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Published In: Species Plantarum 1: 90. 1753. (1 May 1753) (Sp. Pl.) Name publication detailView in BotanicusView in Biodiversity Heritage Library

Project Name Data (Last Modified On 8/11/2017)
Acceptance : Accepted
Project Data     (Last Modified On 7/30/2009)


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2. Lechea L. (pinweed)

(Wilbur and Daoud, 1961)

Plants producing spreading, densely leafy, overwintering offshoots toward the end of the growing season, these usually shorter than the flowering stems. Flowering stems ascending to erect, pubescent with simple hairs (stellate hairs absent) or nearly glabrous. Leaves alternate or sometimes partially opposite or whorled (especially on the overwintering offshoots), variously shaped, usually with only a midvein. Inflorescences dense, terminal panicles with leaflike bracts along the branches, sometimes appearing as axillary racemes with clusters of flowers. Flowers all appearing similar in size and morphology, but frequently not appearing to open. Sepals not becoming enlarged as the fruit matures. Outer 2 sepals shorter than to longer than the inner ones, linear to narrowly oblong-elliptic, sharply pointed at the tip. Inner 3 sepals ovate to obovate, often strongly cupping the fruit, rounded to bluntly pointed at the tip, usually with broad, thin, white margins. Petals 3, 0.7–1.2 mm long, shorter than the sepals, withering but persistent at fruiting, oblong-oblanceolate, rounded at the tip, dark red. Stamens (3–)5 to numerous. Style absent, the stigmas 3, plumose with dense, feathery hairs, dark red. Ovules 6 (2 per carpel). Fruits circular in cross-section, glabrous. Seeds 1–6, variable in shape (dependent on number in fruit), globose or ovoid to strongly 3-angled, the surface light brown to dark brown, the outer coat hard and not membranous, usually somewhat shiny. Seventeen to 20 species, North America, Central America, Caribbean Islands.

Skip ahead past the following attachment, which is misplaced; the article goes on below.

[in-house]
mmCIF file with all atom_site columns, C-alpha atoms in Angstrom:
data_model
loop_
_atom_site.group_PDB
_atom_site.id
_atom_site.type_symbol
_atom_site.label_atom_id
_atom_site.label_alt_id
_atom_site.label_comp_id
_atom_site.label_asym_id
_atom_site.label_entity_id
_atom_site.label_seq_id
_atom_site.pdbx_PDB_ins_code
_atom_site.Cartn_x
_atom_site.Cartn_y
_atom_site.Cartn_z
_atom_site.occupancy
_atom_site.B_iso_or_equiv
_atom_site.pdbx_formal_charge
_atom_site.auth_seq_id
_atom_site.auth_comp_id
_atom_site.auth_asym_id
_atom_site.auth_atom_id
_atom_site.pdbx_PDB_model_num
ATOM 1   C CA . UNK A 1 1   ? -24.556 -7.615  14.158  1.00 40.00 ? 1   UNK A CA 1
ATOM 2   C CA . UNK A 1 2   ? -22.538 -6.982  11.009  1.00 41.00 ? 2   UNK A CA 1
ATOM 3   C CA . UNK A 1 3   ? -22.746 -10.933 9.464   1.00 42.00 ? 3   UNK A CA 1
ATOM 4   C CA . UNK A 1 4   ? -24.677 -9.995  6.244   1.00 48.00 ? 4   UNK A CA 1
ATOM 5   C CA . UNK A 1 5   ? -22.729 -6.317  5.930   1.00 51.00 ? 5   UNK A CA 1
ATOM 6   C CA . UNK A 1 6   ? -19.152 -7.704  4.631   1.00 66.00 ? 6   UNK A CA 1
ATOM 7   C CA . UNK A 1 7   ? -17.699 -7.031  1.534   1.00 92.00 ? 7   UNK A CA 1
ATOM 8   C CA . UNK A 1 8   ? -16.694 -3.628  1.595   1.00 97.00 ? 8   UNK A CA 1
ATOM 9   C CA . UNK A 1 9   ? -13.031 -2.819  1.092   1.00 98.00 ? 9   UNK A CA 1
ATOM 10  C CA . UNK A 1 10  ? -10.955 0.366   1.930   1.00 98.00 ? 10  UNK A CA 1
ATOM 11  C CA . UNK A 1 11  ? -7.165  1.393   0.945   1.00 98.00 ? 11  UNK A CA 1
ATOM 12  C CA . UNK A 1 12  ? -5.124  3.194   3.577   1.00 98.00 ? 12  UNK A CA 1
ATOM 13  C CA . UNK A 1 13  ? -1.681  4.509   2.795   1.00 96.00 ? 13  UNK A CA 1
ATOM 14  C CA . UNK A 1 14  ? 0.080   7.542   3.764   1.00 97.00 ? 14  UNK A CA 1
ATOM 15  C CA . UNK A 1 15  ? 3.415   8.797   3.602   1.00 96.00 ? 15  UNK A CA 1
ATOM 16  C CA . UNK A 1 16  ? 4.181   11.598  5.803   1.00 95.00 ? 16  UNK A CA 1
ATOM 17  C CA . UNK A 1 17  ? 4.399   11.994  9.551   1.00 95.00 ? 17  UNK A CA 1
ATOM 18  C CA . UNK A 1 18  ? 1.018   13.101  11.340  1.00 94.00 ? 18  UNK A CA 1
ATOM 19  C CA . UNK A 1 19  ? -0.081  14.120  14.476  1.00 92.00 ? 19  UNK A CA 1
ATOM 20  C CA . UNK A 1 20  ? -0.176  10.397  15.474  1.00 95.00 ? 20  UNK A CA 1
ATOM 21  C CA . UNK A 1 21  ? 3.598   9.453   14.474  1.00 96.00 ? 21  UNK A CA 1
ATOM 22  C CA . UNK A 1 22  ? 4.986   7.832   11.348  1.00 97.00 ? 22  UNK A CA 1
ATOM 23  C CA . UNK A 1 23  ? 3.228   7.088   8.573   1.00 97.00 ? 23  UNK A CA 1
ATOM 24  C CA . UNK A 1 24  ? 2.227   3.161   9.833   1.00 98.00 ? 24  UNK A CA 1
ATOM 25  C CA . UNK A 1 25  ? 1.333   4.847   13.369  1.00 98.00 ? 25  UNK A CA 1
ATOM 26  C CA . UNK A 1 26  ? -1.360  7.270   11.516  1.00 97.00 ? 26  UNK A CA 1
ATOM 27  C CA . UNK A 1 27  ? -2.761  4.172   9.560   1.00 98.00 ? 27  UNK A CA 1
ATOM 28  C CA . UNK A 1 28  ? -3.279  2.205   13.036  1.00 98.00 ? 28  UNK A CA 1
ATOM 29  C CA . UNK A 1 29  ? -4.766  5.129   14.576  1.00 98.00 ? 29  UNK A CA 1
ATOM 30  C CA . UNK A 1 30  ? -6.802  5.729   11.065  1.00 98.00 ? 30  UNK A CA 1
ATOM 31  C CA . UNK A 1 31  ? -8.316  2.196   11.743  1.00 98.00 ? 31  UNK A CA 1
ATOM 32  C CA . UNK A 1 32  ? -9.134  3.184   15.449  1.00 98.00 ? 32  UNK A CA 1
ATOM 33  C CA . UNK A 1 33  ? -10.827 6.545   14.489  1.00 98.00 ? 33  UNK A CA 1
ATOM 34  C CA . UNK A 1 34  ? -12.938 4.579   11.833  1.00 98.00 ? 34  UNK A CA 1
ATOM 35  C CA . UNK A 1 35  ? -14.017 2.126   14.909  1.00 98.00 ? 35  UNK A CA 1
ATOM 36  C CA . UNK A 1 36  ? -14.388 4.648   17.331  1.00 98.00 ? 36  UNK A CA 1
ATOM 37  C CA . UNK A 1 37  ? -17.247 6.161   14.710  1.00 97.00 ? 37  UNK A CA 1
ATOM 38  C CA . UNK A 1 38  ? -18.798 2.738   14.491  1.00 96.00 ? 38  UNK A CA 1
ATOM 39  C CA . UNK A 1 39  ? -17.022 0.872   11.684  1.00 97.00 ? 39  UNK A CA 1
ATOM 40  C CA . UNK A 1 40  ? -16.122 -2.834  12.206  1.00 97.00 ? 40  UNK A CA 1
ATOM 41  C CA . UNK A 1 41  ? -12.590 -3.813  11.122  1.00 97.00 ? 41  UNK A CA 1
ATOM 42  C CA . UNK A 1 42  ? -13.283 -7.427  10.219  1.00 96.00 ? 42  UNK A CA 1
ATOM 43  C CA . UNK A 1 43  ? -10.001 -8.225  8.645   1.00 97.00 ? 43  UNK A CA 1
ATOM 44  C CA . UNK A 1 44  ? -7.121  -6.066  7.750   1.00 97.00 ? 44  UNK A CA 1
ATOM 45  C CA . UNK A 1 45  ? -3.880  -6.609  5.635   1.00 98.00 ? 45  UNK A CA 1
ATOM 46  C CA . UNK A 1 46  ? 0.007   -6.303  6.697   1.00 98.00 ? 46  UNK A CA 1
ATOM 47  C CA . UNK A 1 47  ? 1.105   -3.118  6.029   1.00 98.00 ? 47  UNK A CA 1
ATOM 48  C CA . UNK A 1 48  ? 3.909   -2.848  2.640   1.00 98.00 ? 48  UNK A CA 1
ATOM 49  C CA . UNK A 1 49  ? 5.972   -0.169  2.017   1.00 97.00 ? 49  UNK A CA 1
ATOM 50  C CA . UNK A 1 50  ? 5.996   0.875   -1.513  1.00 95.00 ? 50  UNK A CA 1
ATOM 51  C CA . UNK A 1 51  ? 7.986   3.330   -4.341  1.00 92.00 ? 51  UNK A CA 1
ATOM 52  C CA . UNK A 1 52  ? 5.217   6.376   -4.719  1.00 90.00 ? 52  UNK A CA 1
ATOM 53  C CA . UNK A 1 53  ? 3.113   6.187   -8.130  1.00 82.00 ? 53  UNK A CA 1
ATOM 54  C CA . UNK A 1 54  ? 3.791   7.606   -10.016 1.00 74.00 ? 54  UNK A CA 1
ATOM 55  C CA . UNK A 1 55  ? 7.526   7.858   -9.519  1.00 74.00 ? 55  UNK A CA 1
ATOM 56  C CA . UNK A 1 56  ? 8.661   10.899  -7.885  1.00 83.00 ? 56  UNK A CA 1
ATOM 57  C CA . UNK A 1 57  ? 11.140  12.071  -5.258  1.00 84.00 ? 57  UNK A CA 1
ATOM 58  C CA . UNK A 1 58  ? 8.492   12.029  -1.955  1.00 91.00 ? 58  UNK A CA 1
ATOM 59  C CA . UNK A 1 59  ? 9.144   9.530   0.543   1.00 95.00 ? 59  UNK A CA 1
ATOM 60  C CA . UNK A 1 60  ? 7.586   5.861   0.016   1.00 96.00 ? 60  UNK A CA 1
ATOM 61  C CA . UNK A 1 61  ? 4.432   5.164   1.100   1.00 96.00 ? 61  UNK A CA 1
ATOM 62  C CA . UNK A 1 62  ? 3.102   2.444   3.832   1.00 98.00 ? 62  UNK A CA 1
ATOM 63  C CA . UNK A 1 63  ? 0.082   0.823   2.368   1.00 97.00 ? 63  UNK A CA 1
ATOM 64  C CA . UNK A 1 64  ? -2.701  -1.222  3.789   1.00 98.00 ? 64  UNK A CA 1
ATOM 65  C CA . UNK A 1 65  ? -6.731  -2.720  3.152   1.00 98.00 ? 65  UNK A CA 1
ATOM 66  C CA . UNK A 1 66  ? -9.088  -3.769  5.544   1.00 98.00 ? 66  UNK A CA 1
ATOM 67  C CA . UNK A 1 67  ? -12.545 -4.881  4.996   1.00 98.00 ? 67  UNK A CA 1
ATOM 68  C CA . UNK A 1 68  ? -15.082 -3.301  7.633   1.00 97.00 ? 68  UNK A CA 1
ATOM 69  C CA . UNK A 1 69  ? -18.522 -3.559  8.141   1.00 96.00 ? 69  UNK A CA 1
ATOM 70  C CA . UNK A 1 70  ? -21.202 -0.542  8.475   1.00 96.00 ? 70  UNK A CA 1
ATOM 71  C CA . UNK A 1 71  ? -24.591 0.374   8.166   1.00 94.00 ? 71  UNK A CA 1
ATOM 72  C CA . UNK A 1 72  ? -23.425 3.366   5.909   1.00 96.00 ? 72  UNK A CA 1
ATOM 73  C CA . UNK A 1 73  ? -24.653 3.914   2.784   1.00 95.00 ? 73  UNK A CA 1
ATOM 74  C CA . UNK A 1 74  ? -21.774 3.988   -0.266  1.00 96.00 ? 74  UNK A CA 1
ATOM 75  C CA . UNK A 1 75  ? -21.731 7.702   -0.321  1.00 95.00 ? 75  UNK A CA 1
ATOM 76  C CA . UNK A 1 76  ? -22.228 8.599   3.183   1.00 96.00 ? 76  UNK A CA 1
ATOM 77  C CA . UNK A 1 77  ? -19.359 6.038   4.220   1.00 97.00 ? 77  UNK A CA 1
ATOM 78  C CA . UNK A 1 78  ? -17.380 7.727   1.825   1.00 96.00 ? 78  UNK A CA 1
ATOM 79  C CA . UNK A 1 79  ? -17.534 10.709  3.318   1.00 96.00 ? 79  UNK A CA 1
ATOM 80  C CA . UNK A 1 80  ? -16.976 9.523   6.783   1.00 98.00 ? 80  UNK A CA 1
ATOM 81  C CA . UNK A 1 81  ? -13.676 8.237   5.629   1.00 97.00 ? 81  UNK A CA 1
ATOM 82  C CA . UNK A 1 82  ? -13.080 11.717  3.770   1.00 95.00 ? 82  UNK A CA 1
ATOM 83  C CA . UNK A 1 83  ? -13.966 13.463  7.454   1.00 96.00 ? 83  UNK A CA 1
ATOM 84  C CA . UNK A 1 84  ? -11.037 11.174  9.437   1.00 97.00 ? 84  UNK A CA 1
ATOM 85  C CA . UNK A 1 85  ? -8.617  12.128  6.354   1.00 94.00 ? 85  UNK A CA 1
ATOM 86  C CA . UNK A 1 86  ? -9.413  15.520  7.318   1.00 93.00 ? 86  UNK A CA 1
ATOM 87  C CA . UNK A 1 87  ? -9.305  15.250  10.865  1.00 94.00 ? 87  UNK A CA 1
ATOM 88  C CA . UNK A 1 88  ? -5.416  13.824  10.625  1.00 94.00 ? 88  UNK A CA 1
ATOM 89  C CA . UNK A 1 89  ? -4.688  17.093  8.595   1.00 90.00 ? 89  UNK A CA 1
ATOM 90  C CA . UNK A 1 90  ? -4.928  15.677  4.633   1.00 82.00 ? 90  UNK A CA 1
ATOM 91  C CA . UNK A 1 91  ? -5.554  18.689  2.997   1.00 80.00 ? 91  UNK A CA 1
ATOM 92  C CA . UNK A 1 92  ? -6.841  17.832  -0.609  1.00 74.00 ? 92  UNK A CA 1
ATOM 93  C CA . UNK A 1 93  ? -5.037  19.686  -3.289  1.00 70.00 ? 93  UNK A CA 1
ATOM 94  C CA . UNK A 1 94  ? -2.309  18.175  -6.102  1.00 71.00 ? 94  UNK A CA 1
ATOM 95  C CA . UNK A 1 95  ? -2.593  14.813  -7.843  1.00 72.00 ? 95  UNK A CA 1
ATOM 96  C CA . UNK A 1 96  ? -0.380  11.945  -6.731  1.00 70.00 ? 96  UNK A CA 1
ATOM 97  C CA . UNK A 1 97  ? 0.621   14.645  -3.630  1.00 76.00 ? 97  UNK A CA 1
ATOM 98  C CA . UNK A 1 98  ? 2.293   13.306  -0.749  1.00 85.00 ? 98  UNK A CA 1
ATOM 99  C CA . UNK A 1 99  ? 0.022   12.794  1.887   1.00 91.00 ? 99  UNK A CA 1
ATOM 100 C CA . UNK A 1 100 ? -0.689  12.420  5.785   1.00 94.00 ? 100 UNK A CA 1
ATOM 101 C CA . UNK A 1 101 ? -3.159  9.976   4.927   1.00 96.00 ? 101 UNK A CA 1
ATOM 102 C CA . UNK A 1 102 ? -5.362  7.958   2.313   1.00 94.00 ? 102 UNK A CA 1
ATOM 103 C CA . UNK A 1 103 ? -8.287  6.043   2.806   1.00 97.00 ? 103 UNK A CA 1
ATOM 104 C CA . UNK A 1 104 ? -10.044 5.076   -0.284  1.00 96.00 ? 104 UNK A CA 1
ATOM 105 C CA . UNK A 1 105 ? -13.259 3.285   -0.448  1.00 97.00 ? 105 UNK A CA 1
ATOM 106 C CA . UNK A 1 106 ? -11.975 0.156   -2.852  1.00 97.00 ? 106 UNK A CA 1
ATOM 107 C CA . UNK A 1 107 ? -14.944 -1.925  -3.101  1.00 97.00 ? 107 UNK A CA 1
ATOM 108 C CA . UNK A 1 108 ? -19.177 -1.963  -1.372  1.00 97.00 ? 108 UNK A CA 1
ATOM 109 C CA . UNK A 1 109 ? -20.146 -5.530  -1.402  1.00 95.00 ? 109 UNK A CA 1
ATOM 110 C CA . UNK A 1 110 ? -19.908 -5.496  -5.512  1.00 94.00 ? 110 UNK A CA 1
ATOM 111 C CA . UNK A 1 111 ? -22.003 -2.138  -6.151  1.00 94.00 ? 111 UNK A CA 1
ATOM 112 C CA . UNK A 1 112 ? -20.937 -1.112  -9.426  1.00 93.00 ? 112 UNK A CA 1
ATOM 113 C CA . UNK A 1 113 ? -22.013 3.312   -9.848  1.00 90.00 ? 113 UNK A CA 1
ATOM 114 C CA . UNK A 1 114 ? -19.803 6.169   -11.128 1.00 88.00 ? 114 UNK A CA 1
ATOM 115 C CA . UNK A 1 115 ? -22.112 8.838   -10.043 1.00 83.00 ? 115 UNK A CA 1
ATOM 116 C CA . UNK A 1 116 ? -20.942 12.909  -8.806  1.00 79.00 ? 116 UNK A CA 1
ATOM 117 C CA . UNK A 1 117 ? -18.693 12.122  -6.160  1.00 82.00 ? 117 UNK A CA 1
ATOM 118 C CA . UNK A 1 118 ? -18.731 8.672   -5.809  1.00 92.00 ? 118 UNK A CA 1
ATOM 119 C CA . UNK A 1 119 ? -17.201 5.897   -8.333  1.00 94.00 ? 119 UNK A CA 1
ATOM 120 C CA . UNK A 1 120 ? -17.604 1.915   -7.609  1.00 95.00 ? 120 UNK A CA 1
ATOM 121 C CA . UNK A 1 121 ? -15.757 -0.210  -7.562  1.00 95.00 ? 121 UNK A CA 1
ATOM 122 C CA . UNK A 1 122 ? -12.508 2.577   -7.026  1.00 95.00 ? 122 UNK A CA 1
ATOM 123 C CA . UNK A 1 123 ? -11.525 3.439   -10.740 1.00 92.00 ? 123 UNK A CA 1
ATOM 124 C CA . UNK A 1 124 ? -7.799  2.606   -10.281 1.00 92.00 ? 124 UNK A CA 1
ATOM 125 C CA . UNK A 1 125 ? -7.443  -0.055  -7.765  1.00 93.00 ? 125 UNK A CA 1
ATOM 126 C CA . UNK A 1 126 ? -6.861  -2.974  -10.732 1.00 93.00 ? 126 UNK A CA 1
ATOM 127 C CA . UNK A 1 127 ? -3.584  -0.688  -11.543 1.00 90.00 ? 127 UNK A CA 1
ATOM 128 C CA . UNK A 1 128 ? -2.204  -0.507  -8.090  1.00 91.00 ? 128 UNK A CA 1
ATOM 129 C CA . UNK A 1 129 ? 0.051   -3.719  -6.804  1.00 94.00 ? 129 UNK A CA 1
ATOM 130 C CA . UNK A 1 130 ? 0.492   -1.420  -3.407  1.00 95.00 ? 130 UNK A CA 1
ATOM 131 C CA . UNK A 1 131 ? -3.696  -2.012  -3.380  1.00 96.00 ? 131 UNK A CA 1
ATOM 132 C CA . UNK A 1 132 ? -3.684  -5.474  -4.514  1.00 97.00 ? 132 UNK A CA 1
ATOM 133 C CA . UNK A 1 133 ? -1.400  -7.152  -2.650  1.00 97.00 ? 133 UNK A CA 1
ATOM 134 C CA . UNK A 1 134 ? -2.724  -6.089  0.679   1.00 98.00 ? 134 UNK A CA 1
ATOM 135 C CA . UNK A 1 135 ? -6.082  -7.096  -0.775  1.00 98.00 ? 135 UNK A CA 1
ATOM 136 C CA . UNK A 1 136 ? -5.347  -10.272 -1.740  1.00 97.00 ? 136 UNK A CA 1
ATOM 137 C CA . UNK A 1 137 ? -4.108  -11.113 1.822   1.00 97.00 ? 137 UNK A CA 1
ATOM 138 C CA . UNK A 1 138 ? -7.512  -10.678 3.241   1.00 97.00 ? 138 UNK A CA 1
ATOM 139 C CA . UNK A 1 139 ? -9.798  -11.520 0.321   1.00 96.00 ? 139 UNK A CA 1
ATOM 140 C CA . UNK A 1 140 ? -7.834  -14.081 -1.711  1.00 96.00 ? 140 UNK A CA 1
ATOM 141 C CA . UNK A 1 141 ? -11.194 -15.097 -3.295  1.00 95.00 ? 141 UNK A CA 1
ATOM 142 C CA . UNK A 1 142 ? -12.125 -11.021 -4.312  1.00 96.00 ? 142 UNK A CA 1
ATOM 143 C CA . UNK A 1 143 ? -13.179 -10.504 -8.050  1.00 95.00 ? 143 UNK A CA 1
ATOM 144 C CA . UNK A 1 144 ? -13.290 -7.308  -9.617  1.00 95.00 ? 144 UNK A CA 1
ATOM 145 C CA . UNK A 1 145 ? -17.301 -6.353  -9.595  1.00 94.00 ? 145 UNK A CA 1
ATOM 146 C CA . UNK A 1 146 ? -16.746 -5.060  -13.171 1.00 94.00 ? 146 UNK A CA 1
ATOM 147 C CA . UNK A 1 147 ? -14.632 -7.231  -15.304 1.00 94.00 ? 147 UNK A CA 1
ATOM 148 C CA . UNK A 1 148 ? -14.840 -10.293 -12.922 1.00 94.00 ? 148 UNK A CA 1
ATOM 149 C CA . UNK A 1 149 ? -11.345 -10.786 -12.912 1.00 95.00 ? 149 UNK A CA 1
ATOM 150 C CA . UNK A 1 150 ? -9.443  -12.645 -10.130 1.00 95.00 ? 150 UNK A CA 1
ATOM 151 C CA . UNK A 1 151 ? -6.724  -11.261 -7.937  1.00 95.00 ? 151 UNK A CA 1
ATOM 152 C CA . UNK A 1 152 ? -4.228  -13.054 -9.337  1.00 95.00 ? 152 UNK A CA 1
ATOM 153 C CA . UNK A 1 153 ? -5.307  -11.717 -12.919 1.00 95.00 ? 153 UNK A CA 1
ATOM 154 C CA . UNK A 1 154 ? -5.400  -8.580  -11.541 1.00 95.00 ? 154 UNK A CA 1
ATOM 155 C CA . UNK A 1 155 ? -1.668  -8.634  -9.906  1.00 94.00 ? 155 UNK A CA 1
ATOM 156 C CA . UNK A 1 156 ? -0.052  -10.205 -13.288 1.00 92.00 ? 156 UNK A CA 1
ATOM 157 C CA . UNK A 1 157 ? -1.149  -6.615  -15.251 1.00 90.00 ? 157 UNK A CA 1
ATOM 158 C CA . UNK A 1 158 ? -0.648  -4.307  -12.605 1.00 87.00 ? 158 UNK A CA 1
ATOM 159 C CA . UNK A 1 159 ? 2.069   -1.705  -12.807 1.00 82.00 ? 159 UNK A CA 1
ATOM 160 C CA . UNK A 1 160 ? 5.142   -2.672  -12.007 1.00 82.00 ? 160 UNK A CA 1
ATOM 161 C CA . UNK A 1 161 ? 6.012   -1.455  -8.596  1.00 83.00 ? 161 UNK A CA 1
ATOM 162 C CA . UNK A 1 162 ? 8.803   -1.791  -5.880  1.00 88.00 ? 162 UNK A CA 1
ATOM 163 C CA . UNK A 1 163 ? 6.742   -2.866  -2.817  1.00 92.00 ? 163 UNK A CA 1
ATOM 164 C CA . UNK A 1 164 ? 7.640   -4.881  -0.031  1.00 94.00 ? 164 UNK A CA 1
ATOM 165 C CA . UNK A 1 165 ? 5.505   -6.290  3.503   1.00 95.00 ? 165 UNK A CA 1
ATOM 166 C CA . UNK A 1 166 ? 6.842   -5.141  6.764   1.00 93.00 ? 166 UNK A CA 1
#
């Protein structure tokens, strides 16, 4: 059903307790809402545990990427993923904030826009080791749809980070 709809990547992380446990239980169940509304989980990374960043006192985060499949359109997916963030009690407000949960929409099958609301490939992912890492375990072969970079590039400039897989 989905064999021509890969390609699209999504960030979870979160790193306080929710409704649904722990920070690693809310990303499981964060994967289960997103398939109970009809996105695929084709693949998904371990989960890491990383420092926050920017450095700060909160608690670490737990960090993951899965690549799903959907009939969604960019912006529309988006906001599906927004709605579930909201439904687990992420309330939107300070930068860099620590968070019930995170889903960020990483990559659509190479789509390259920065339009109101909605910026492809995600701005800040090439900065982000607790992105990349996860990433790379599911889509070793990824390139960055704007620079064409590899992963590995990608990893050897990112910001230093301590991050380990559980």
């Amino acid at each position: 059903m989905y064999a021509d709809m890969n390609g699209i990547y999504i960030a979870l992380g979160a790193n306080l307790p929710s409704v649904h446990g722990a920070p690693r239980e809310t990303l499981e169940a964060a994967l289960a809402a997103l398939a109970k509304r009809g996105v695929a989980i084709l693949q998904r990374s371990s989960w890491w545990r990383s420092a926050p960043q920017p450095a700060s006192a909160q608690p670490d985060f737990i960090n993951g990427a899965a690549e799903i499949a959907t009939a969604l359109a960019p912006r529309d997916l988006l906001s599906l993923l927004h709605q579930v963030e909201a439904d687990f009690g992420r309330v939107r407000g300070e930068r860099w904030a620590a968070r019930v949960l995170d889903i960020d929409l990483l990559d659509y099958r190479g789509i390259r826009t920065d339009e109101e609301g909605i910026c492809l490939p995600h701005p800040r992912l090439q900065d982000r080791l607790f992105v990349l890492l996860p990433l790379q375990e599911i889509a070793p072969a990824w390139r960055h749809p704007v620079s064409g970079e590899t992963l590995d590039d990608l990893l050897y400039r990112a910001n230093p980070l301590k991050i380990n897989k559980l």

The flowers of Lechea are seldom observed fully opened, and then apparently only during morning hours in bright sunlight. Because of this, self-pollination has been hypothesized as the predominant reproductive mode. This is supported by the fact that most of the flowers appear to mature into fruits, but Hodgdon (1938) and Wilbur and Daoud (1961) observed apparent interspecific hybrids between various species (none has been recorded thus far from Missouri), so cross-pollination must occur to some extent. The feathery stigmas suggest that wind-pollination may occur in the group.


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1 1. Stems moderately to densely pubescent with conspicuous spreading hairs; leaves of the overwintering offshoots ovate-elliptic, the largest ones 8–15 mm long ... 1. L. MUCRONATA

Lechea mucronata
2 1. Stems glabrous or sparsely to moderately pubescent with inconspicuous, appressed or ascending hairs; leaves of the overwintering offshoots linear to oblong-elliptic, the largest ones 4–6 mm long

3 2. Leaves of the overwintering offshoots lanceolate-elliptic to oblong-elliptic; leaves of the flowering stems narrowly lanceolate to oblanceolate; outer sepals noticeably shorter than the inner ones; fruits narrowly ovoid to narrowly obovoid-ellipsoid, slightly longer than the persistent sepals ... 2. L. RACEMULOSA

Lechea racemulosa
4 2. Leaves of the overwintering offshoots linear; leaves of the flowering stems linear; outer sepals somewhat longer than the inner ones; fruits broadly ovoid to globose, slightly shorter than the persistent sepals ... 3. L. TENUIFOLIA Lechea tenuifolia
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